A shred of paper

The days went by very slowly. Male inmates were sometimes brought over from other parts of the camp for maintenance work, but we were not able to talk to them at all. Once they left a shred of paper in my hand. My sweet little brother was looking for me and my father was also trying to find me. They were searching for my mother too, unfortunately in vain. It's better not to describe what it took me to get a reply back to him....


Female SS troopers in custody from the Belsen camp, 1945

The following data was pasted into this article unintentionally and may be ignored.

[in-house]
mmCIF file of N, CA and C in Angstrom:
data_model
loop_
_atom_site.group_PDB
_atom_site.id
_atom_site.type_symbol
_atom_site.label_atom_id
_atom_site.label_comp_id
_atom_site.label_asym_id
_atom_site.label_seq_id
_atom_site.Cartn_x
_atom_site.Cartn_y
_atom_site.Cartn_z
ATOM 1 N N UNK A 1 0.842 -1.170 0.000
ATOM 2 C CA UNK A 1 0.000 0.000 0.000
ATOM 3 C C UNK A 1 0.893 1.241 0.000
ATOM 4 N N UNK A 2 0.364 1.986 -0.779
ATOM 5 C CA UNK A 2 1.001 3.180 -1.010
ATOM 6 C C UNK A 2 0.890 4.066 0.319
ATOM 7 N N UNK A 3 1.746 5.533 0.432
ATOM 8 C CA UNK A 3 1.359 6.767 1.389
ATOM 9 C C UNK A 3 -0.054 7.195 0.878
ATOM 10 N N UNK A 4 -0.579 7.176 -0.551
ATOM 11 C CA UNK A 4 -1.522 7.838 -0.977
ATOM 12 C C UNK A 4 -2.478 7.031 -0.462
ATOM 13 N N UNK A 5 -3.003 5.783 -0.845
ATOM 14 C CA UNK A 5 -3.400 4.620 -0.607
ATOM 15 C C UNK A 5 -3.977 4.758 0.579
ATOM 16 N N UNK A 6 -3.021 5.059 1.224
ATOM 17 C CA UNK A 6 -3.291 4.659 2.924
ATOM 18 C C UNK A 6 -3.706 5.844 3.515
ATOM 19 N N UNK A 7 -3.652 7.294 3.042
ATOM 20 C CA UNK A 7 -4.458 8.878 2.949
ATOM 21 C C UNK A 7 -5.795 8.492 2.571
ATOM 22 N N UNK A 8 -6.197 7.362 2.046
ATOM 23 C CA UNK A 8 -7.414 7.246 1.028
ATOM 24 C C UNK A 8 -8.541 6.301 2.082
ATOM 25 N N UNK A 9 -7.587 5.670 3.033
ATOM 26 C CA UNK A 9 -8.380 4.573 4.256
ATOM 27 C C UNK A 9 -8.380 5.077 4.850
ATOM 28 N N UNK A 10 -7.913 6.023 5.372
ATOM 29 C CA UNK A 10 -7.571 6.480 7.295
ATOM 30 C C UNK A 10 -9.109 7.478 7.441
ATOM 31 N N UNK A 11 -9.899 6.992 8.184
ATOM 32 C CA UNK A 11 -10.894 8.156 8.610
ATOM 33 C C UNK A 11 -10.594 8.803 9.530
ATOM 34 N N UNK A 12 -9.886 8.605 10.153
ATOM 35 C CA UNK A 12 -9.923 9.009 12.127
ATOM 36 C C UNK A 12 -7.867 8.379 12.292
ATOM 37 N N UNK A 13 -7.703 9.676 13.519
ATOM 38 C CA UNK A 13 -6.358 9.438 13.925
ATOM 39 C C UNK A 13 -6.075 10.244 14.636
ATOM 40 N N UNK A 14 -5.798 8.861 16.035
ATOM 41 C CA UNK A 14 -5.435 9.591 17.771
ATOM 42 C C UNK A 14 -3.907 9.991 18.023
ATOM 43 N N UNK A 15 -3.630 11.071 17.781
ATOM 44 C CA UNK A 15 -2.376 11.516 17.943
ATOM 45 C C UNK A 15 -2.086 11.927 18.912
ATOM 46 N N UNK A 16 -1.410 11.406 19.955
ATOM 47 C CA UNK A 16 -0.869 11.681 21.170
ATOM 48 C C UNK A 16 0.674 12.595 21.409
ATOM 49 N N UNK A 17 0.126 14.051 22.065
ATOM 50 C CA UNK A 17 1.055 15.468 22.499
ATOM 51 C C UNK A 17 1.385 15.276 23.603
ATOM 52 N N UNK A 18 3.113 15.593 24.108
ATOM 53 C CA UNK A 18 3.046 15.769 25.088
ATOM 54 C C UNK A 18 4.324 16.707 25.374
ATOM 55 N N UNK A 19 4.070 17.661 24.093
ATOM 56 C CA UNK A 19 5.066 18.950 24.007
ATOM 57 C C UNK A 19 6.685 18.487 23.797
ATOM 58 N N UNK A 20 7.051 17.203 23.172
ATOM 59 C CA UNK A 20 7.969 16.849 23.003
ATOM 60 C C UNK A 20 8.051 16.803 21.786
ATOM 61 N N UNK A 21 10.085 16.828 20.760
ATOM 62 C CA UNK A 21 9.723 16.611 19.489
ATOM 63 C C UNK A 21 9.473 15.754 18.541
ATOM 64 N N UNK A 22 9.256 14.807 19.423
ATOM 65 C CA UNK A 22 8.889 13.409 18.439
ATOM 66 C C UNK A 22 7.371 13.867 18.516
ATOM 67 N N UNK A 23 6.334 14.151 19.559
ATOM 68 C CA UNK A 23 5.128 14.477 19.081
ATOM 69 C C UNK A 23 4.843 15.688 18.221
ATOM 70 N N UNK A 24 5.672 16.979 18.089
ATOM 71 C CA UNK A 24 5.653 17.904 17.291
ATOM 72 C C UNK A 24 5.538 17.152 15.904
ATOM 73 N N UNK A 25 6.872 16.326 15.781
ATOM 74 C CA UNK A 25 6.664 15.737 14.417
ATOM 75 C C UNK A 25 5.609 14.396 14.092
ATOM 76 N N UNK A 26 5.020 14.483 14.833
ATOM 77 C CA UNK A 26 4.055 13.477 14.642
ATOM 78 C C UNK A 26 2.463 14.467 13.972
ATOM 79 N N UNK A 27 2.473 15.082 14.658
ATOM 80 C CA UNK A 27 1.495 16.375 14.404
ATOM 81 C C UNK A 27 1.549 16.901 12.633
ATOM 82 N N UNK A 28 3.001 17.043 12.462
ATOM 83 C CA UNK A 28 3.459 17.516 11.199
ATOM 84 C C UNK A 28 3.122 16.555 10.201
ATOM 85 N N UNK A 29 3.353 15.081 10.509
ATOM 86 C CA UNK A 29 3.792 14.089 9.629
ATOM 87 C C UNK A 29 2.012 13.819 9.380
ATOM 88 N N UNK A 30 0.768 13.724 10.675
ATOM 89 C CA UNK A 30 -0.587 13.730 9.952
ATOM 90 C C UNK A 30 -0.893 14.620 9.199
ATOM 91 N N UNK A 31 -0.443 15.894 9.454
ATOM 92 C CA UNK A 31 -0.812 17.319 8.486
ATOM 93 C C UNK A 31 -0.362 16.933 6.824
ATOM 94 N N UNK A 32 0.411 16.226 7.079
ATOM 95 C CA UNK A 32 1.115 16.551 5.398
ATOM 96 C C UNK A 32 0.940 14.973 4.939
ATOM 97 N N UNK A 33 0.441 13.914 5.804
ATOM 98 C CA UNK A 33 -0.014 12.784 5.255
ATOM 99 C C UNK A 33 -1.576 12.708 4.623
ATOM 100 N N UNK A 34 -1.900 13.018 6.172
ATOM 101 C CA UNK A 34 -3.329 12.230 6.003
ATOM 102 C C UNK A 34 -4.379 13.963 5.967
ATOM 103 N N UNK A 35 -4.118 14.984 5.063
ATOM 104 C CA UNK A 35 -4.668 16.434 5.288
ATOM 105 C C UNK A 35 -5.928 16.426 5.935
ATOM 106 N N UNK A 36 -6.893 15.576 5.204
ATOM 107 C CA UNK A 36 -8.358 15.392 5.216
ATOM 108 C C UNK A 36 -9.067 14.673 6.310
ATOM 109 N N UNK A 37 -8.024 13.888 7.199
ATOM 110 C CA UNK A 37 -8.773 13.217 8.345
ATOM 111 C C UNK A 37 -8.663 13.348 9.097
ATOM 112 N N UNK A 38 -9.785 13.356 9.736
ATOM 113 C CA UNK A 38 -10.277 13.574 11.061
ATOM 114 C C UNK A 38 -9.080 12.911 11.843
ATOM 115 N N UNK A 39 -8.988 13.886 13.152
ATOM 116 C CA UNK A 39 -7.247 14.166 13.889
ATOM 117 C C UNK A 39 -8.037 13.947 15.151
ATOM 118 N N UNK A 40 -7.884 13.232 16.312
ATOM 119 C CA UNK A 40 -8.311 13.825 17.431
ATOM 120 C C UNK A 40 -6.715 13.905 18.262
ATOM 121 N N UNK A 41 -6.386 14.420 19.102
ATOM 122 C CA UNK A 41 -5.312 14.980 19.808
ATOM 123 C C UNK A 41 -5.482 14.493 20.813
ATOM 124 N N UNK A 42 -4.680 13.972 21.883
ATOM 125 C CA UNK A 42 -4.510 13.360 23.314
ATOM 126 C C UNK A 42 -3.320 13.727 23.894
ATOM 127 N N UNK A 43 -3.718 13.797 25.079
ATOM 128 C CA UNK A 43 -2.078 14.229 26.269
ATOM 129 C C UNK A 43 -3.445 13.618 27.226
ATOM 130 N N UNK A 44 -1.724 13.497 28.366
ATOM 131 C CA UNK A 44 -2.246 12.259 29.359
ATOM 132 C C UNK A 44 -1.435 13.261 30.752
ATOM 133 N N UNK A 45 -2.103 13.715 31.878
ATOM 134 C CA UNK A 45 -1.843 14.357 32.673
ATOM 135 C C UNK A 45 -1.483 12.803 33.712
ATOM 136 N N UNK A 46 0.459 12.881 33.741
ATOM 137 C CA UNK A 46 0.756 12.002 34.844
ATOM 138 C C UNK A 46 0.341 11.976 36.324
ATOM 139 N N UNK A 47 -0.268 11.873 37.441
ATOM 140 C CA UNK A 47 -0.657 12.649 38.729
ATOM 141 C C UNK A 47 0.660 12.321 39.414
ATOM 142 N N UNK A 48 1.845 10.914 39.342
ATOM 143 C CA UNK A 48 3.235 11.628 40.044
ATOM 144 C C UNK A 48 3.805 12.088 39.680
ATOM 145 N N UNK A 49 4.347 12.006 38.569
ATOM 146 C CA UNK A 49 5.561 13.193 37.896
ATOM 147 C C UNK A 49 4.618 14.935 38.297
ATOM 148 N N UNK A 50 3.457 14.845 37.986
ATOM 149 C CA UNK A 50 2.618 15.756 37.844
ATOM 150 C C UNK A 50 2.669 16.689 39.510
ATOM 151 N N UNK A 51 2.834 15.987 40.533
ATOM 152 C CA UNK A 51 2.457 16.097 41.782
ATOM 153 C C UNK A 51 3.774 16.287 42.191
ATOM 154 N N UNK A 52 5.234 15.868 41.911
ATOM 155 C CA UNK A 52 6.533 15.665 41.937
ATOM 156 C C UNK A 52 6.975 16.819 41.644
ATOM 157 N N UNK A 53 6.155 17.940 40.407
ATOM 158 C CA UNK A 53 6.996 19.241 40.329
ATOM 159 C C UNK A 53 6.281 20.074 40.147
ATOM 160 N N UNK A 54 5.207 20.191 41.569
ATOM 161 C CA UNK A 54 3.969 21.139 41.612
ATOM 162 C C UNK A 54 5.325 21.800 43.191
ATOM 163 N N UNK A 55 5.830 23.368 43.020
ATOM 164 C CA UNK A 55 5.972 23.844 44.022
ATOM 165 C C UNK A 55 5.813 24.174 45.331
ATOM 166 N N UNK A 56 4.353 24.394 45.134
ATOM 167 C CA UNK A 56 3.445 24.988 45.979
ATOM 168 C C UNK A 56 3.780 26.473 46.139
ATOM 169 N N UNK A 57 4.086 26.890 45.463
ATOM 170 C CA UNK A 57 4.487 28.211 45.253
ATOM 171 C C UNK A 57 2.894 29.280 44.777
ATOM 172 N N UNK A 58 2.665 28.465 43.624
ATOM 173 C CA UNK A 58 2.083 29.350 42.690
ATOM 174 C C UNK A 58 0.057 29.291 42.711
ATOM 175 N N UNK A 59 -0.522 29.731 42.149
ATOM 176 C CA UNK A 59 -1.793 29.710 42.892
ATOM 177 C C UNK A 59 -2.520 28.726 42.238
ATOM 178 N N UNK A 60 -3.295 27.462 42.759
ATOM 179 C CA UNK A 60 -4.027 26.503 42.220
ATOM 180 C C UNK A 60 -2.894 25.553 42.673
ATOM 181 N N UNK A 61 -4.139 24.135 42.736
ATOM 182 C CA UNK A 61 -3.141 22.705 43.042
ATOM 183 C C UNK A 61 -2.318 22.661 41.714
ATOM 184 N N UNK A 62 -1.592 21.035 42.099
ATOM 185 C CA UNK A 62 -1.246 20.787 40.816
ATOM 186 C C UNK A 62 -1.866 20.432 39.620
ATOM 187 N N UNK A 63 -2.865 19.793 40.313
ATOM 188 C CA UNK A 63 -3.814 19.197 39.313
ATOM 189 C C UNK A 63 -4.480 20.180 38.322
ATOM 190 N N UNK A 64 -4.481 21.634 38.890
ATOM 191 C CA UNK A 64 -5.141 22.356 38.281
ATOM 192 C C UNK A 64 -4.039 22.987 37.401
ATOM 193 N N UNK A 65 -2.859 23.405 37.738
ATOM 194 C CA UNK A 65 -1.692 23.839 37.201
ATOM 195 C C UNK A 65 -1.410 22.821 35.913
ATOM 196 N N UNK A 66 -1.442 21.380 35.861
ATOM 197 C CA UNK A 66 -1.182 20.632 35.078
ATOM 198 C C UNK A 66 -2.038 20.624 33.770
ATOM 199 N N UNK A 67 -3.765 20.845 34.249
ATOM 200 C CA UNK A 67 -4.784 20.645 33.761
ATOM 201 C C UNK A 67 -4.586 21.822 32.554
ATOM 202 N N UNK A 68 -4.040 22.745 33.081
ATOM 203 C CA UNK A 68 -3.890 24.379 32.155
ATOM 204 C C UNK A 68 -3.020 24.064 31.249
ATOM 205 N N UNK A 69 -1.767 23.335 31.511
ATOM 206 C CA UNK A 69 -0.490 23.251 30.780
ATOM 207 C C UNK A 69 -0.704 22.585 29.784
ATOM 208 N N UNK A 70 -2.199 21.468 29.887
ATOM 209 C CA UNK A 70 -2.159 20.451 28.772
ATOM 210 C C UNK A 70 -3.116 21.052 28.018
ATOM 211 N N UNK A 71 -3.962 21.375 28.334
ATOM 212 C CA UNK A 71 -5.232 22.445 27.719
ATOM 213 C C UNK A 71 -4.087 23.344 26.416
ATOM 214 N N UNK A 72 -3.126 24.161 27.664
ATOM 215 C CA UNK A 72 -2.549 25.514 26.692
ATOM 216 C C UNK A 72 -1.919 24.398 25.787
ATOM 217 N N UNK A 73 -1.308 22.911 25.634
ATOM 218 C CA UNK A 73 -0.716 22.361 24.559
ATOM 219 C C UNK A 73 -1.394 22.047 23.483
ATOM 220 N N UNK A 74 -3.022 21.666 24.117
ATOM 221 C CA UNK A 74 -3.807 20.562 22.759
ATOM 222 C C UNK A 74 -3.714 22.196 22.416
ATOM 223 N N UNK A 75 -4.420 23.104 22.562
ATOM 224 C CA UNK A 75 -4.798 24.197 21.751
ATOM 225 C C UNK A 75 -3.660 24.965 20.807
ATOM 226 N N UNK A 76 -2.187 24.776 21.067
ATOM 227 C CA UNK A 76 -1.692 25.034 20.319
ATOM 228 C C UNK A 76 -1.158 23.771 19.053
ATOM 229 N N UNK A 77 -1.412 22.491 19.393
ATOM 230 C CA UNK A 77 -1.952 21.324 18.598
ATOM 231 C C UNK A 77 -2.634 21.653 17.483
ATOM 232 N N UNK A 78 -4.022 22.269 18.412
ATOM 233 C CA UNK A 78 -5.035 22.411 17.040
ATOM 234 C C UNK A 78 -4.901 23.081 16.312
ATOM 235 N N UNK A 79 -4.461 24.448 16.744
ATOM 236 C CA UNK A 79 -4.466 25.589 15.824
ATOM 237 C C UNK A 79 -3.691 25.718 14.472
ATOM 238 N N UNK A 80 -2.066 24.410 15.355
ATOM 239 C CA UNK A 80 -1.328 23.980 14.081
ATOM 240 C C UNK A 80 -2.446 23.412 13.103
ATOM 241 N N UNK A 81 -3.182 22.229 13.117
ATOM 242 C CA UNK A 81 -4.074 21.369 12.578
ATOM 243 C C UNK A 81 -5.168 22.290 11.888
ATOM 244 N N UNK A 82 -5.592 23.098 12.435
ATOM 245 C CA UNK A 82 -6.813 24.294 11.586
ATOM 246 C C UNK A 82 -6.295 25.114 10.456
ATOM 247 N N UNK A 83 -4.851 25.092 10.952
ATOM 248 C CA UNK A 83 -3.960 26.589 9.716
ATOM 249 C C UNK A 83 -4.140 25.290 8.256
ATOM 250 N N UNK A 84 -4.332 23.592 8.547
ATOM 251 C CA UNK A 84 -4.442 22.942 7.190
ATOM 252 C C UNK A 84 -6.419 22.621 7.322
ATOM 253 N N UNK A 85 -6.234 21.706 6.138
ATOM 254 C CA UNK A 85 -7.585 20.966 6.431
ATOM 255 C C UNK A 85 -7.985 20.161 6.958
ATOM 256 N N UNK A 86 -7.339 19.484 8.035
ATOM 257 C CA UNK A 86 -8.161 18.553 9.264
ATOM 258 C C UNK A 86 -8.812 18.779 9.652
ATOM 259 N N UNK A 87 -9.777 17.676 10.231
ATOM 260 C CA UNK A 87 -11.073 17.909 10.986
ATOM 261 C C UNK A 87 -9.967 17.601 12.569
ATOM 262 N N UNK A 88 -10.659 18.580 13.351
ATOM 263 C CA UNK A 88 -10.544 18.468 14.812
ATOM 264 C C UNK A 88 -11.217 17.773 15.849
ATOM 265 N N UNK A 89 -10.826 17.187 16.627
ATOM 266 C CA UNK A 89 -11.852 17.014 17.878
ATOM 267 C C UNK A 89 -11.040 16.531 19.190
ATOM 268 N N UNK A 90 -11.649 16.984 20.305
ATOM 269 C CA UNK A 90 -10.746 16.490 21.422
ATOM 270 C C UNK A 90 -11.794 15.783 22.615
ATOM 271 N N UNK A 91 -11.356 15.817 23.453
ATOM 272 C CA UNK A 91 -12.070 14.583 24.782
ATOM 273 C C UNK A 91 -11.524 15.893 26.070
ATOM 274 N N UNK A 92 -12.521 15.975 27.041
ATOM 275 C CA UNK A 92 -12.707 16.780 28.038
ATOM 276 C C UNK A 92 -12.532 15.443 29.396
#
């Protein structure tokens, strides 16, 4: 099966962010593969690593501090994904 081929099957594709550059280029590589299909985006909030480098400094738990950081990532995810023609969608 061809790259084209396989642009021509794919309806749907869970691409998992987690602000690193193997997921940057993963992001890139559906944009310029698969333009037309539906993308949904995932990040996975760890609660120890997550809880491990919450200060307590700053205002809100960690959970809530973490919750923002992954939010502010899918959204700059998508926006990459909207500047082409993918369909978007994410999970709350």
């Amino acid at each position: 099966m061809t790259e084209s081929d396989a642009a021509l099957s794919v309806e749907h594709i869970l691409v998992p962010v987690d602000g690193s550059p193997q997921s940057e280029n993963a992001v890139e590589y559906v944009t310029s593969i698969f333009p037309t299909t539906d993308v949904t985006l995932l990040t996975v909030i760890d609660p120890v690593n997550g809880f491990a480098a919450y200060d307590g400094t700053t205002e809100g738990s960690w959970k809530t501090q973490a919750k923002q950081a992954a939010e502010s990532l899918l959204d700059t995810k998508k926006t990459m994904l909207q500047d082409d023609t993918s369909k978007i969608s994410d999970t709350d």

This is how five weeks went by, in rags, rained out and hungry, when they had us line up one day. This meant that we'd be taken away for work. Messages from the men always said the same thing - just get away from here to work, it can only be better. We were given clean prisoner garb and sent to the rail cars, fifty to a car. Being transported away prevented me from getting my brother's reply; I haven't heard about my mother since; neither could I learn about the fate of my cousins and girlfriends from Györ, with whom I'd been together in the same lager. We shouldn't forget though, that there were 15 - 18,000 women in the ten barracks which made up the compound. Finding the proverbial needle in a haystack would probably have been easier than learning the whereabouts of somebody you knew there.


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